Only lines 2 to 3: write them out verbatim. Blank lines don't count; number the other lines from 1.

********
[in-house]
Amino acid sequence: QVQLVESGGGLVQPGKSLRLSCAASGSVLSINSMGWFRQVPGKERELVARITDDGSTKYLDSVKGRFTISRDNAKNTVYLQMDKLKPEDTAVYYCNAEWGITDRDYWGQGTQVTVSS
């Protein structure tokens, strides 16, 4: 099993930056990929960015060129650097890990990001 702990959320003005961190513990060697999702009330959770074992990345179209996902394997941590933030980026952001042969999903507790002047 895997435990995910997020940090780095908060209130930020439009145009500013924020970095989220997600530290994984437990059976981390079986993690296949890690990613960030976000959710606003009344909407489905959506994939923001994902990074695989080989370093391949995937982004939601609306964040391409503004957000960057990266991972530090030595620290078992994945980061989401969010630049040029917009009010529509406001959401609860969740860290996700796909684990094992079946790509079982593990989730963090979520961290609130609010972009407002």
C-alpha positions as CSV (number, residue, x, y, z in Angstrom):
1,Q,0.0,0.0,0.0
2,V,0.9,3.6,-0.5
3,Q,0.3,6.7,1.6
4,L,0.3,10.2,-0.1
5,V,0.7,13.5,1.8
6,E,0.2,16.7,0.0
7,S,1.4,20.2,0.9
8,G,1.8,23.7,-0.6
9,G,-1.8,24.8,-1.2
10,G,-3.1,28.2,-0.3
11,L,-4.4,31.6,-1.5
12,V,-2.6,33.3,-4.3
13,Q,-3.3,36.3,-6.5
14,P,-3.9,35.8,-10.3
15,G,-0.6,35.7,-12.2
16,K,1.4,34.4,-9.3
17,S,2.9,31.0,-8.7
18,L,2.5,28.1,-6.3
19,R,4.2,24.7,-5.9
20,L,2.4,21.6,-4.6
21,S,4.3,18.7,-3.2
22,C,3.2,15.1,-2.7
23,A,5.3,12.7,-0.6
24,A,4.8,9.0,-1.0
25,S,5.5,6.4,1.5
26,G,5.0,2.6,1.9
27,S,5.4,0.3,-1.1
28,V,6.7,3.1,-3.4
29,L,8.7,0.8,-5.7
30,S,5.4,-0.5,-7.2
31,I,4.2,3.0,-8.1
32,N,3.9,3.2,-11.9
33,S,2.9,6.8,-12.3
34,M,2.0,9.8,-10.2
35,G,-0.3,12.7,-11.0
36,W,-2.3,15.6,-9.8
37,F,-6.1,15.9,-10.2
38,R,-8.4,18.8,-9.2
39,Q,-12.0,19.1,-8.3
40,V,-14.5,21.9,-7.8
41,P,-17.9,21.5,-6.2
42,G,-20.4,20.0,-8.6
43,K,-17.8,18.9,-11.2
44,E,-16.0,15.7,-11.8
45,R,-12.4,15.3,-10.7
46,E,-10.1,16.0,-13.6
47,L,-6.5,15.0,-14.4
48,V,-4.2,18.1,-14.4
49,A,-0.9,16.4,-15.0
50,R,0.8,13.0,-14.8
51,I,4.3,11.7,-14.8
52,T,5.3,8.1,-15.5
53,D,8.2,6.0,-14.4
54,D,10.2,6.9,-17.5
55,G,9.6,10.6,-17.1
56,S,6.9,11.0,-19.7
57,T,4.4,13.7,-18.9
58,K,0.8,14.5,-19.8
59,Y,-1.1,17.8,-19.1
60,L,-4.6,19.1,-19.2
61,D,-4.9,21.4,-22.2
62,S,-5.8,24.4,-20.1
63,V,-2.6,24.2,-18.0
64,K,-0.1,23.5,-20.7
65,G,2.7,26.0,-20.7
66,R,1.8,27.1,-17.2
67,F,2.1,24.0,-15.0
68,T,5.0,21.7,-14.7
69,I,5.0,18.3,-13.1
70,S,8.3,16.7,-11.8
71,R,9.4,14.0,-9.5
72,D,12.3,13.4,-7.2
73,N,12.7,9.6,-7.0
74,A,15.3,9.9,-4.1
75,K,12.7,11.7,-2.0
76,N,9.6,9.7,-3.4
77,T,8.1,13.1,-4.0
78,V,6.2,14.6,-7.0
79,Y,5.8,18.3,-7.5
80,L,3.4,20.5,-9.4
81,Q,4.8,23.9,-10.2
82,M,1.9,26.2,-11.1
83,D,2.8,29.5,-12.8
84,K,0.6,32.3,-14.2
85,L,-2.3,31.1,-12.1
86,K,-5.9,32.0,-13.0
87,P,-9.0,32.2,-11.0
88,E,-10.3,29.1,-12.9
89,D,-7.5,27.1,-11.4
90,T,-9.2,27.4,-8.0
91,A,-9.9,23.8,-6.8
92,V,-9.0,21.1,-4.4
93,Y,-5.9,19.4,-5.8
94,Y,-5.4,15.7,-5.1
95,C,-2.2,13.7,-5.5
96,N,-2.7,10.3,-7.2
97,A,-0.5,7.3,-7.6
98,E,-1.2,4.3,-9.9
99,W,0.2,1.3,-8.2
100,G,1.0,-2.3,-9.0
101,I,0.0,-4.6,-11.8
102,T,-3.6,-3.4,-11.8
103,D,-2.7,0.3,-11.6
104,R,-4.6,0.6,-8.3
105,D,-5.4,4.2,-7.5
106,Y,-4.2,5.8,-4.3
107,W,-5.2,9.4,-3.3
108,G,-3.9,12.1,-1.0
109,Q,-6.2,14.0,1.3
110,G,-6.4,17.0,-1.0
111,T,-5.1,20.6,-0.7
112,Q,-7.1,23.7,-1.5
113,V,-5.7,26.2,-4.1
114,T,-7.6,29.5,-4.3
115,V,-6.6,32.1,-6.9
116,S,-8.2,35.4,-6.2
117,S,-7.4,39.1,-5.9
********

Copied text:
Amino acid sequence: QVQLVESGGGLVQPGKSLRLSCAASGSVLSINSMGWFRQVPGKERELVARITDDGSTKYLDSVKGRFTISRDNAKNTVYLQMDKLKPEDTAVYYCNAEWGITDRDYWGQGTQVTVSS
């Protein structure tokens, strides 16, 4: 099993930056990929960015060129650097890990990001 702990959320003005961190513990060697999702009330959770074992990345179209996902394997941590933030980026952001042969999903507790002047 895997435990995910997020940090780095908060209130930020439009145009500013924020970095989220997600530290994984437990059976981390079986993690296949890690990613960030976000959710606003009344909407489905959506994939923001994902990074695989080989370093391949995937982004939601609306964040391409503004957000960057990266991972530090030595620290078992994945980061989401969010630049040029917009009010529509406001959401609860969740860290996700796909684990094992079946790509079982593990989730963090979520961290609130609010972009407002």